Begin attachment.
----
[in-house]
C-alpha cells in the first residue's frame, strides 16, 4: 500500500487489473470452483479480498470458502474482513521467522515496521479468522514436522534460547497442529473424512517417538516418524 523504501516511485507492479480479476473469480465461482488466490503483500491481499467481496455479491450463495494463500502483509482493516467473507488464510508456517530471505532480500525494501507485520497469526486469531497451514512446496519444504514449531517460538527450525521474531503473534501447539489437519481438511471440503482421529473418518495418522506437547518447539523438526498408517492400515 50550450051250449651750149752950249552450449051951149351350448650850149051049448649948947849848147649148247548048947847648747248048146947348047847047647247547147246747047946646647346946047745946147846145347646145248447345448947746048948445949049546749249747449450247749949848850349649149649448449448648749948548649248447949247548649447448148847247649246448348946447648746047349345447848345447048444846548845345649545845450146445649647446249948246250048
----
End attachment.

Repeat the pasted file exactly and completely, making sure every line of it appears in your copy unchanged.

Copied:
[in-house]
C-alpha cells in the first residue's frame, strides 16, 4: 500500500487489473470452483479480498470458502474482513521467522515496521479468522514436522534460547497442529473424512517417538516418524 523504501516511485507492479480479476473469480465461482488466490503483500491481499467481496455479491450463495494463500502483509482493516467473507488464510508456517530471505532480500525494501507485520497469526486469531497451514512446496519444504514449531517460538527450525521474531503473534501447539489437519481438511471440503482421529473418518495418522506437547518447539523438526498408517492400515 50550450051250449651750149752950249552450449051951149351350448650850149051049448649948947849848147649148247548048947847648747248048146947348047847047647247547147246747047946646647346946047745946147846145347646145248447345448947746048948445949049546749249747449450247749949848850349649149649448449448648749948548649248447949247548649447448148847247649246448348946447648746047349345447848345447048444846548845345649545845450146445649647446249948246250048